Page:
Update: Life company activity during the COVID-19 pandemic

Industrial, multifamily and retail loan quotes received prior to the pandemic, in comparison to where those same deals would price today. These terms and pricing are based upon a collection of current quotes Essex received on active deals in the last two weeks.

Paul Donahue
Assistant vice president
of loan production,
Essex Financial

Here’s the “quick and dirty” from our perspective: Lending activity isn’t dead, but it isn’t very predictable right now either. While many aspects of the commercial real estate world have been put on hold during the COVID-19 pandemic, certain areas remain active and are trending in a positive direction. Life insurance companies still are actively lending; however, each company is taking its own unique approach to evaluating new business. Unlike banks, life insurance companies are not governed by one body at the federal level; rather, they operate under National Association of Insurance Commissioners guidelines that are established at the state level. This allows them to function with a higher level of autonomy. However, when something such as a pandemic disrupts the market, there is not one overarching force guiding all life companies to have the same response. This results in significant variation in lenders’ appetite for new business.

Blaire Butler
Assistant vice president
of loan production,
Essex Financial

As a correspondent for more than 25 life insurance companies in the Rocky Mountain region, we are staying in constant contact with our lenders to understand their individualized approaches. At the end of April, we had outlined three major themes from the life insurance company lending community:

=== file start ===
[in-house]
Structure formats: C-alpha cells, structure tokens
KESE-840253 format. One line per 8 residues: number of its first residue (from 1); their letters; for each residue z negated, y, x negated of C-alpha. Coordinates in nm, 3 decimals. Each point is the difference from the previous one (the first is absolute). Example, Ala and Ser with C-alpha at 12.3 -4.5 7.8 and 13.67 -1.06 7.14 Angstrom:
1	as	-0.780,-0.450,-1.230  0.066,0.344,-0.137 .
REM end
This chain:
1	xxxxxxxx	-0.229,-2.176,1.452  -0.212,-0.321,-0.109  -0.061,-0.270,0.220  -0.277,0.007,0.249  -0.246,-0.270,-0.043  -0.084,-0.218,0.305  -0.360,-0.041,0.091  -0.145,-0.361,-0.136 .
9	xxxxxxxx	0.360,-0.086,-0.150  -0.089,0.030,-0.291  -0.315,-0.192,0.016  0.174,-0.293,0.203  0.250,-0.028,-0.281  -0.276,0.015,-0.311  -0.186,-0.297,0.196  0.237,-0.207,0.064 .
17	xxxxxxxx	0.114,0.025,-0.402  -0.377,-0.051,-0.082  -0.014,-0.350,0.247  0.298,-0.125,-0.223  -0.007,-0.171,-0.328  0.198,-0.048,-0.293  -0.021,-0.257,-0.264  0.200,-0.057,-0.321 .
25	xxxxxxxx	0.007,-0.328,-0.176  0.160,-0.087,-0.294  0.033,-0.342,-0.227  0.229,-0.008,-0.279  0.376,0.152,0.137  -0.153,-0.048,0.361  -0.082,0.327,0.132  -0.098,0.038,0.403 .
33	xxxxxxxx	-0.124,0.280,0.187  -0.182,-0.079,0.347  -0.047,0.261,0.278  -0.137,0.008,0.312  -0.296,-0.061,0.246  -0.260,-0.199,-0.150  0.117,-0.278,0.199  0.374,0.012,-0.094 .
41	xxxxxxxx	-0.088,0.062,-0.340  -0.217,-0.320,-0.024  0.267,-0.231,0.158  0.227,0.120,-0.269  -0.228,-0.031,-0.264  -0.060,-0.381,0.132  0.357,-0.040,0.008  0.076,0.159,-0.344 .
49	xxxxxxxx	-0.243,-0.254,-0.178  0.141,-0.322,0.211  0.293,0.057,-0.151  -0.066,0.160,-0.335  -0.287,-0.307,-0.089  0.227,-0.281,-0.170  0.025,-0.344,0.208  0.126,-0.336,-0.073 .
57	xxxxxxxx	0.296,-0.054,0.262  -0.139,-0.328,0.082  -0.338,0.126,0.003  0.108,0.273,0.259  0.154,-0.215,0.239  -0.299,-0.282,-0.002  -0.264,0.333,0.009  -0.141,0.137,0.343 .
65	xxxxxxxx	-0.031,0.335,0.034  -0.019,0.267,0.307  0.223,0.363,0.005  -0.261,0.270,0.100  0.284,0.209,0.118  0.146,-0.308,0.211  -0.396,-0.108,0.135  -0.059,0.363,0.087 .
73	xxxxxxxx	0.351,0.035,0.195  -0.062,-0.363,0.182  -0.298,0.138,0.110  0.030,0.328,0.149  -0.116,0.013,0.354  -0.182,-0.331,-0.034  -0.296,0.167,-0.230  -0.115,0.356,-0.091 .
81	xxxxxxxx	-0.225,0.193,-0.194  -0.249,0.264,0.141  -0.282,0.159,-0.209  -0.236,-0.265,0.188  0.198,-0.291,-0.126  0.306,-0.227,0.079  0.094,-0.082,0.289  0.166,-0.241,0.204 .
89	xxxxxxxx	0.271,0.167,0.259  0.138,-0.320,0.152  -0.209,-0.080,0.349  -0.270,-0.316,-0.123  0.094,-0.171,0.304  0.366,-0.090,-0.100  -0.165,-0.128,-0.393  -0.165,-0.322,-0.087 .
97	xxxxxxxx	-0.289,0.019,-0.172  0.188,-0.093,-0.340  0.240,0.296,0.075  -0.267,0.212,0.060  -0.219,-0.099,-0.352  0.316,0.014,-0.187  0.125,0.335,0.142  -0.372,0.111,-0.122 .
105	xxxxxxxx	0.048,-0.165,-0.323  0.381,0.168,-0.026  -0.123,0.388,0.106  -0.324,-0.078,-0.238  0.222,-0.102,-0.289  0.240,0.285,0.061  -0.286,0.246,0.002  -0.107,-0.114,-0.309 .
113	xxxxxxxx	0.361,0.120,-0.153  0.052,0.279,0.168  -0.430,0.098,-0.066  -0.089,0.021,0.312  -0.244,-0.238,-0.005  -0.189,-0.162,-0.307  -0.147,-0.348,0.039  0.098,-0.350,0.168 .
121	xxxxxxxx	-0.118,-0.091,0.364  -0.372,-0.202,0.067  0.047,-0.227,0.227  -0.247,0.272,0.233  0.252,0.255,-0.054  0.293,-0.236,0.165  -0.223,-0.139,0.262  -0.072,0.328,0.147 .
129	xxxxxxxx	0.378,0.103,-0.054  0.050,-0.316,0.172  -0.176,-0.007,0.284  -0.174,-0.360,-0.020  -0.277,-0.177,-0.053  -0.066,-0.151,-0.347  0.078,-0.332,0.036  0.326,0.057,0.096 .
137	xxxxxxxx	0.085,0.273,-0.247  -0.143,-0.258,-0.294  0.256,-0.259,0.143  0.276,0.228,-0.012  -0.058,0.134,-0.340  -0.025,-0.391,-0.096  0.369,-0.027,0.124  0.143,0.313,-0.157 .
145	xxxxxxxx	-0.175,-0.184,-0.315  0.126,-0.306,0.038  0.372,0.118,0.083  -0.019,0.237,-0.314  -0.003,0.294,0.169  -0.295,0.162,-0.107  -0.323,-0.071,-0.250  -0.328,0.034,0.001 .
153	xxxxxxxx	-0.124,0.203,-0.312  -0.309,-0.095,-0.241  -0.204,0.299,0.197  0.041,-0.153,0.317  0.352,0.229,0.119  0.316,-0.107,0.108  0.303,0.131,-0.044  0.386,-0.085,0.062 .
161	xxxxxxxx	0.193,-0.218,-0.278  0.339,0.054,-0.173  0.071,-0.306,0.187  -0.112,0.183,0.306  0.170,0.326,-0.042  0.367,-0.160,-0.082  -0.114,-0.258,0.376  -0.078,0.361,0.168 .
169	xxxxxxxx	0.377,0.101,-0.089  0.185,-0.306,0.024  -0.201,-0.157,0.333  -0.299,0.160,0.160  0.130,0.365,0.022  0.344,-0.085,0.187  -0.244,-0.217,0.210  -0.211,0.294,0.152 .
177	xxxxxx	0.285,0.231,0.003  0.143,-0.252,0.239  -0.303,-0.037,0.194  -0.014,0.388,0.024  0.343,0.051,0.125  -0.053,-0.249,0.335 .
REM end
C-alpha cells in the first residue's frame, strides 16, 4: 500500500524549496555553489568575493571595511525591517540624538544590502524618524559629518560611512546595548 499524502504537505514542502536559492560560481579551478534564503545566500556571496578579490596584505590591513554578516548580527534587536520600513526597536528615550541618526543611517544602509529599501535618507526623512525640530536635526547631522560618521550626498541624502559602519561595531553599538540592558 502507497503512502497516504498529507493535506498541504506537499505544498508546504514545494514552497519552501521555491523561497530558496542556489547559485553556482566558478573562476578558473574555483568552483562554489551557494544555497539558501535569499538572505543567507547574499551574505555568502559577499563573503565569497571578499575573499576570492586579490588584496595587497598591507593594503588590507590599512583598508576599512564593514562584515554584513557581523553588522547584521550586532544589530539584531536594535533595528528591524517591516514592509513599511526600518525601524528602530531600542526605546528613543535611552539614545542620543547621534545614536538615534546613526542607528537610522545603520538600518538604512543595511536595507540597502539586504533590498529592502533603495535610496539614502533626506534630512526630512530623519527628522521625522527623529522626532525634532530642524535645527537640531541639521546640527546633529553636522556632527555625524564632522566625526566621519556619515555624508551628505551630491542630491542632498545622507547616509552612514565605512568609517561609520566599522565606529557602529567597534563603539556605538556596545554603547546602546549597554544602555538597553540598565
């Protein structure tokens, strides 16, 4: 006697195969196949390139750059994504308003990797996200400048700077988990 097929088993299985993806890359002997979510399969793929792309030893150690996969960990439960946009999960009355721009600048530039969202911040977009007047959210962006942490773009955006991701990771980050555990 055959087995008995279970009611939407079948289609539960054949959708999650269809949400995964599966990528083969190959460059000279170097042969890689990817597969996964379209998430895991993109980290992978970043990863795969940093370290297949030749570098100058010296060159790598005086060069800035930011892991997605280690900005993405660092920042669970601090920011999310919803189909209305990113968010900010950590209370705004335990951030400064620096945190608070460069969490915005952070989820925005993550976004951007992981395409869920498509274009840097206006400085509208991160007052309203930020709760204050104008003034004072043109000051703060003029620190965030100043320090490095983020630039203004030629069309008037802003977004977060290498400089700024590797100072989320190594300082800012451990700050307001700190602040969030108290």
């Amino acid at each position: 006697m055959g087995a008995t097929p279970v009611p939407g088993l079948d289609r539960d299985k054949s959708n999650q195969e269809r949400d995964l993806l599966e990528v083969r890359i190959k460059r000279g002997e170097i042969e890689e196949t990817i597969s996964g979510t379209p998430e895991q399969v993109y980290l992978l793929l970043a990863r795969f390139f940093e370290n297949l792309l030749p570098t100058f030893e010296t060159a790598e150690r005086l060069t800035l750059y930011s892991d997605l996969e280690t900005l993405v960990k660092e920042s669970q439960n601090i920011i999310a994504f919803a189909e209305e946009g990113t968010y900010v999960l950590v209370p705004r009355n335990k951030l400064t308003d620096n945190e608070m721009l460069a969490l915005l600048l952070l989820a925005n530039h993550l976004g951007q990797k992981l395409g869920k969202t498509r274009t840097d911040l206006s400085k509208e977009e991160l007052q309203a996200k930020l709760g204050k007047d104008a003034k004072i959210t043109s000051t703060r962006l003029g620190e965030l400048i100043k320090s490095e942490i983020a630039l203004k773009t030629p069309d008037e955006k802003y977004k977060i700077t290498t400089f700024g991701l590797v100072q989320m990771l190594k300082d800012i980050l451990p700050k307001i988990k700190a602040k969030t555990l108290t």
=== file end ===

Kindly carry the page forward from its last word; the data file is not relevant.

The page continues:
1. The struggle to find accurate pricing;
  2. The reallocation of resources to portfolio review/management; and
  3. The need for more precaution when underwriting and closing loans.

Almost one month later, these themes remain relatively consistent, with the exception of significant progress being made as it relates to the allocation of internal resources. Many lenders have processed the numerous debt relief requests that they were inundated with in April, which has helped shift resources back to the origination side. The table outlines industrial, multifamily and retail loan quotes received prior to the pandemic, in comparison to where those same deals would price today. These terms and pricing are based upon a collection of current quotes we received on active deals in the last two weeks.

In general, interest rates are roughly 50-75 basis points higher than they were pre-COVID, mirroring the trends of BBB-rated corporate bonds, which is the benchmark life companies use to price commercial mortgages. Many of the quoted interest rates we are seeing today are in the 3.4%-3.9% range, and we have seen loan-to-values decrease about 5%. The attractive quotes with several years of interest-only payments that were common earlier in the year have been scaled back, although one to three years of interest-only still is available for certain low-leverage requests (sub-60% LTV). Lenders are spending more time evaluating how each tenant’s business is affected by the pandemic to better understand the current hardship at each property and to better anticipate future hardship. Frequent updates from the sponsor regarding rent collections and tenant rent relief requests are helpful in projecting who will be in occupancy and paying full rent at the time of funding. If there are tenants behind on rent or requesting relief, the lender may adjust the underwriting and/or incorporate a holdback structure to account for this. Finally, many lenders also are incorporating debt service escrows to be funded at closing to eliminate any risk related to servicing debt in the near term.

There still is a significant amount of capital that insurance companies have allocated for mortgages in 2020, and that capital needs to be deployed. Lenders are figuring out how to adapt and deploy that capital in an environment that looks significantly different than it did only two months ago.

Featured in CREJ’s June 3-16, 2020, issue

Edited by the Colorado Real Estate Journal staff.